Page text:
If we had a 36-hour day, he could have time to do his homework and sleep extra hours before he had to be to school the next day. I would have been able to pay attention to his game, go home to grade, and sleep 8 hours before going to work. Do you see how much trouble you’ve caused the world? Many Americans are sleep-deprived and over-worked with very little time to spend on hobbies that could make them happier, healthier people. Many Americans also suffer from health issues that could have been prevented if they just had a little more time to work out.

I hope you’re happy. You are single-handedly responsible for unhappiness, sleep deprivation, and the obesity epidemic. You should be ashamed of yourself.



30-Day Writer's Boot Camp

Getting My Bearings

Day 4: Getting Your Bearings

Today is about figuring out what type of writer I am in terms of making writing a daily ritual. Even though this is only day 4, it has been a really fun process so far. Making my students are part of this has also made it quite entertaining. I’m gaining confidence in sharing my work. Naturally, they compliment me. They’re sweet, and I’m not sure they would tell me if I suck anyway. However, just the act of reading a fictional piece to them and putting myself out there has been freeing. Each time I read it, I get a little less fearful.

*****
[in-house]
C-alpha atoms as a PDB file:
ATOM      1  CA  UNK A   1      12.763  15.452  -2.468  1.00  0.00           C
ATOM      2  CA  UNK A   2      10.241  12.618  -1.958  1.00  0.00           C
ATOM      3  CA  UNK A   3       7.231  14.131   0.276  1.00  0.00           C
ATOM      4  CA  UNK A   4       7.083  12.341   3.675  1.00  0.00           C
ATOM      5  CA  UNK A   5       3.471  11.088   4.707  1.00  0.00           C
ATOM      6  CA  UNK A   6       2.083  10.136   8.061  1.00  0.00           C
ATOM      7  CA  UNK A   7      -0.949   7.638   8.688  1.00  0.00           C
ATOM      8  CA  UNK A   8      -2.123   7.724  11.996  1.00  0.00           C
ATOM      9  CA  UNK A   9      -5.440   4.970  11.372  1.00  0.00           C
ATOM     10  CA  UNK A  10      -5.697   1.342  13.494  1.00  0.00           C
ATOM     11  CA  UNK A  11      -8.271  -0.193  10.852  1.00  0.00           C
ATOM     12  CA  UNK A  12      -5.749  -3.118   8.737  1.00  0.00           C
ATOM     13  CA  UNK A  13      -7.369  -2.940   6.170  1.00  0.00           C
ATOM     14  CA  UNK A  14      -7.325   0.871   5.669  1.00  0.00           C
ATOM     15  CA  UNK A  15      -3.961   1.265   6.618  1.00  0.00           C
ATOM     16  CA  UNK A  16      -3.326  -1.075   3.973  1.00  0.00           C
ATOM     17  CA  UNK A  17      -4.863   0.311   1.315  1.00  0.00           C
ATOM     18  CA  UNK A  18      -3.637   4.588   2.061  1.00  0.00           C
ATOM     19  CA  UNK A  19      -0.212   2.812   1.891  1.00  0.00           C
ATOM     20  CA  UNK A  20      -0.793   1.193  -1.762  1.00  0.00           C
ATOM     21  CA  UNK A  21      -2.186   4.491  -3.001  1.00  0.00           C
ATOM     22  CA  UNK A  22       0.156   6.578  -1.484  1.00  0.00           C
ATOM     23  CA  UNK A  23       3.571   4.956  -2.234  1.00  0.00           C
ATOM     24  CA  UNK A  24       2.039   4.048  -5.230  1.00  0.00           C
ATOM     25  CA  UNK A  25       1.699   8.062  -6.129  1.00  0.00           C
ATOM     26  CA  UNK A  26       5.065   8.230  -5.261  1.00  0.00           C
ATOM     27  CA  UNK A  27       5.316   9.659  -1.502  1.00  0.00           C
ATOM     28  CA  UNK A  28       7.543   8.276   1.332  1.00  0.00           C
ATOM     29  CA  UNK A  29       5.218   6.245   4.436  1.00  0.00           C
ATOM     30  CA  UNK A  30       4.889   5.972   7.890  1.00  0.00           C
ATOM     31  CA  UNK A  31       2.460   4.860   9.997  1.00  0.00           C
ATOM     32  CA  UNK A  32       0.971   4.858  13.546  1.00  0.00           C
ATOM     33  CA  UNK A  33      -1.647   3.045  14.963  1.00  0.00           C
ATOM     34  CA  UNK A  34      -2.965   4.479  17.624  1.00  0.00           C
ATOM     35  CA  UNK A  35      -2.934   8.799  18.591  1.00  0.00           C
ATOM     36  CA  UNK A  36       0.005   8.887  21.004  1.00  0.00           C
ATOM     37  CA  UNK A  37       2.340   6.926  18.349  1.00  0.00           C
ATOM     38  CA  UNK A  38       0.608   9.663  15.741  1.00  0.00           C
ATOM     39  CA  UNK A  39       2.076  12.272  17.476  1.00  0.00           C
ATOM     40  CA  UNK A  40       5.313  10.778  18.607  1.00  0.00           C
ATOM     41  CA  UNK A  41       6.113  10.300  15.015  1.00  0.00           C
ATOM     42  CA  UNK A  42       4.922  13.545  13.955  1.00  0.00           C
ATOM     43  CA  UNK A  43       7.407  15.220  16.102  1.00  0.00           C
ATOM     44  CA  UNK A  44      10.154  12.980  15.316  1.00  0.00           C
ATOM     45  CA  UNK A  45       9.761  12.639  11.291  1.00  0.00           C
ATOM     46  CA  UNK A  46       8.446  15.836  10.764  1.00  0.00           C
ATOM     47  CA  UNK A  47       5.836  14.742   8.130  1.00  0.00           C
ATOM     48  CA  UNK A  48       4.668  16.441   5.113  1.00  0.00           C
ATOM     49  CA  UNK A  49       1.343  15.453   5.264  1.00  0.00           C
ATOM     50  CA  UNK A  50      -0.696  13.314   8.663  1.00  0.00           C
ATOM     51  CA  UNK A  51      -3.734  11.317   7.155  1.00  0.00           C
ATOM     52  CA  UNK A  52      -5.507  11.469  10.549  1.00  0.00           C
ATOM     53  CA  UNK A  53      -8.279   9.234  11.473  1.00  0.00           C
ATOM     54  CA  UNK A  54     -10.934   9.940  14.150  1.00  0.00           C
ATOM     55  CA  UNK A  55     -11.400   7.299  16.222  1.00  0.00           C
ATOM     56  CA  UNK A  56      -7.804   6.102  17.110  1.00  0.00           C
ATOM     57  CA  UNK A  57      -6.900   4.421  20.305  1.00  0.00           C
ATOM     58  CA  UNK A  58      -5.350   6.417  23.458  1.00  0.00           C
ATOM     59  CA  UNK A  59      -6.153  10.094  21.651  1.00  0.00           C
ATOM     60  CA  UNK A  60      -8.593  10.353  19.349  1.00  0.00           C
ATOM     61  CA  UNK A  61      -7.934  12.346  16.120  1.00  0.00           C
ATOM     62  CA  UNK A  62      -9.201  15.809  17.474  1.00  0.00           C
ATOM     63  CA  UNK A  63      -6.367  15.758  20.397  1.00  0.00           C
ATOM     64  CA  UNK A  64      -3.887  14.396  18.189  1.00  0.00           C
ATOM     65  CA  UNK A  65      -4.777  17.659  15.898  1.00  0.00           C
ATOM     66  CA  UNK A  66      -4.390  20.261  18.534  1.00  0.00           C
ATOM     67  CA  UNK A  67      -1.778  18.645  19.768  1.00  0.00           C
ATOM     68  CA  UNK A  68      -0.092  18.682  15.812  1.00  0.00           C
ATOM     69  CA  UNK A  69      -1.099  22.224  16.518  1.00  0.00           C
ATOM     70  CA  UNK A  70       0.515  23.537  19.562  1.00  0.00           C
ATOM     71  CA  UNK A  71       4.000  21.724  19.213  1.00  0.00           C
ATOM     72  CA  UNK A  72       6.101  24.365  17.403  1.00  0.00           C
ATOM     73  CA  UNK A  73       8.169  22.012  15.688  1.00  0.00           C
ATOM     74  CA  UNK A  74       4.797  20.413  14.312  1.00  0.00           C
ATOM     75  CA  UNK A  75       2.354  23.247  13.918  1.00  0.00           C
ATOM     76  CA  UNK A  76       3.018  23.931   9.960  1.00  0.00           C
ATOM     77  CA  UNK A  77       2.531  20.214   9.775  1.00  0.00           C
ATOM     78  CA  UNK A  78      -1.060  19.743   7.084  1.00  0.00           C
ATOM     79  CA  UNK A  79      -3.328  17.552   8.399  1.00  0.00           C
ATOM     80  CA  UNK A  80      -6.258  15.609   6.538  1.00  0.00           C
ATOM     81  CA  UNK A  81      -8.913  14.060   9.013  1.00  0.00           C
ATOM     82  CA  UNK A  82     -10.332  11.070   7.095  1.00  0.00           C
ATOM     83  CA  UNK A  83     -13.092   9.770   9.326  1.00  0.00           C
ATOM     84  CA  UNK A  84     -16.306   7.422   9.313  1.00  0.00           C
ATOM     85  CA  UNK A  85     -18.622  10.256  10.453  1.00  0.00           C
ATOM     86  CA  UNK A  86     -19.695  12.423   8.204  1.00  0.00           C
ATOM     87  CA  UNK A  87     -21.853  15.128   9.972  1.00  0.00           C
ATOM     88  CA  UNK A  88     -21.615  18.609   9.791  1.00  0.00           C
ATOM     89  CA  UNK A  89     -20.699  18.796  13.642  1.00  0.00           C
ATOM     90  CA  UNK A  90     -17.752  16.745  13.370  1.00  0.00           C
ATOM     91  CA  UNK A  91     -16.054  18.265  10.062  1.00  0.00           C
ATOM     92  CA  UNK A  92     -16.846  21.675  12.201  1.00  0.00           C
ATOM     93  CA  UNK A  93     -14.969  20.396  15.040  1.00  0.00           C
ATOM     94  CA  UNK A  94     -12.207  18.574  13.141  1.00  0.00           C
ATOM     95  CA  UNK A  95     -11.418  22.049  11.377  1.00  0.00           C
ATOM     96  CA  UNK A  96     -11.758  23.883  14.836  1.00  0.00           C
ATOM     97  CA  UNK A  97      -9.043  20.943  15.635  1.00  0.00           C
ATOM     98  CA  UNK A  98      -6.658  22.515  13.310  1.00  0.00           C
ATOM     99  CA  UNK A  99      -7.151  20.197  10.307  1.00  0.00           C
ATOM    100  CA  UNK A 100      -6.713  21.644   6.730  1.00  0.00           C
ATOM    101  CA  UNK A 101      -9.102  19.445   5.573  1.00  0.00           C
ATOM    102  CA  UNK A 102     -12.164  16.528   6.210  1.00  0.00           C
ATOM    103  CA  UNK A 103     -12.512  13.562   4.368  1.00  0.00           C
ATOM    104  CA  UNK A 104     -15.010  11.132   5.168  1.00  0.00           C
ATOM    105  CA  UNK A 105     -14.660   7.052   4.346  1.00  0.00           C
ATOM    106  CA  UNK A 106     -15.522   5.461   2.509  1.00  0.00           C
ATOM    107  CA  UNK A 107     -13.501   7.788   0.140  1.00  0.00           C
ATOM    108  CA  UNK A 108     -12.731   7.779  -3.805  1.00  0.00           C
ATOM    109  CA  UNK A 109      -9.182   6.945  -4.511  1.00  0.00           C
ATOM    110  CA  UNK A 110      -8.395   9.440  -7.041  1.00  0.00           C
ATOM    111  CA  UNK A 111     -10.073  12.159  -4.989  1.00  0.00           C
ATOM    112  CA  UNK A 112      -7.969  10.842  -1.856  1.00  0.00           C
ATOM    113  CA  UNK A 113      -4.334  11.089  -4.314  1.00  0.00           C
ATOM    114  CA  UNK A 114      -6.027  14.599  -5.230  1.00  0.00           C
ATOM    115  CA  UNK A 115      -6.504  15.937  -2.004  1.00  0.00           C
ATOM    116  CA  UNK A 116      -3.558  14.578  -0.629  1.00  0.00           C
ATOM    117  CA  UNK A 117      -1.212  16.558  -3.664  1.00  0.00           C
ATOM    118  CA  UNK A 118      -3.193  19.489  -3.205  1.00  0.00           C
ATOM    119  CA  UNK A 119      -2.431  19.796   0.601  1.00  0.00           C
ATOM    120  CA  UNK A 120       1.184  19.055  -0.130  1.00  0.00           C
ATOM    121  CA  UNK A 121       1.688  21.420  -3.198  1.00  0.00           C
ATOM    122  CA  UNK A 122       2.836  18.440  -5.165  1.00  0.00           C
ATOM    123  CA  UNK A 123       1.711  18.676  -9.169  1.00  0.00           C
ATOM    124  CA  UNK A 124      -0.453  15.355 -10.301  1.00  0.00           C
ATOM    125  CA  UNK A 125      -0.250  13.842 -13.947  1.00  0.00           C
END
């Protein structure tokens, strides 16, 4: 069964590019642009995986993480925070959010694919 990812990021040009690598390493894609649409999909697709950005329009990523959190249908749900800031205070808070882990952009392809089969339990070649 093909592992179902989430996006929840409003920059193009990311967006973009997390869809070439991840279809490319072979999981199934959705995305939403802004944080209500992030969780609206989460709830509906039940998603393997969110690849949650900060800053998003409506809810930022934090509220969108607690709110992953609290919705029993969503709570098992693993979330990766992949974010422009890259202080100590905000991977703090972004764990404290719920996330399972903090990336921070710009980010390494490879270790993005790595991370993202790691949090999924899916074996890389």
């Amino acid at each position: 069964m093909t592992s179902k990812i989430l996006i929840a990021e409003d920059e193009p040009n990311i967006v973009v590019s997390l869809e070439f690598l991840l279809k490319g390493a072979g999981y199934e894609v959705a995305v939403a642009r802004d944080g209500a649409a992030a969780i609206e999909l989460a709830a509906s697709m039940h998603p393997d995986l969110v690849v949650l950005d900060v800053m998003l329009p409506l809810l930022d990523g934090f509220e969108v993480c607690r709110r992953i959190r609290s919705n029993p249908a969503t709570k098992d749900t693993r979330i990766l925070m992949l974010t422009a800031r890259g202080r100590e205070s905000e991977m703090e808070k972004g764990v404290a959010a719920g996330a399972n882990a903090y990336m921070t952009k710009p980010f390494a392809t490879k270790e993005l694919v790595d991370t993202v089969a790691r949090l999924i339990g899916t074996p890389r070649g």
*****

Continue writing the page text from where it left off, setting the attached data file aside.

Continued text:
I have yet to get up early and write as I’m supposed to which leads me to believe that I may be one of those people who just needs to find/make time to write each day. One thing that has been new and exciting is that I look forward to finding time to write, and I was disappointed and upset on the two days that I didn’t. It has been a long time since I’ve felt such a strong desire to sit down and work on something. This blog helps quite a bit.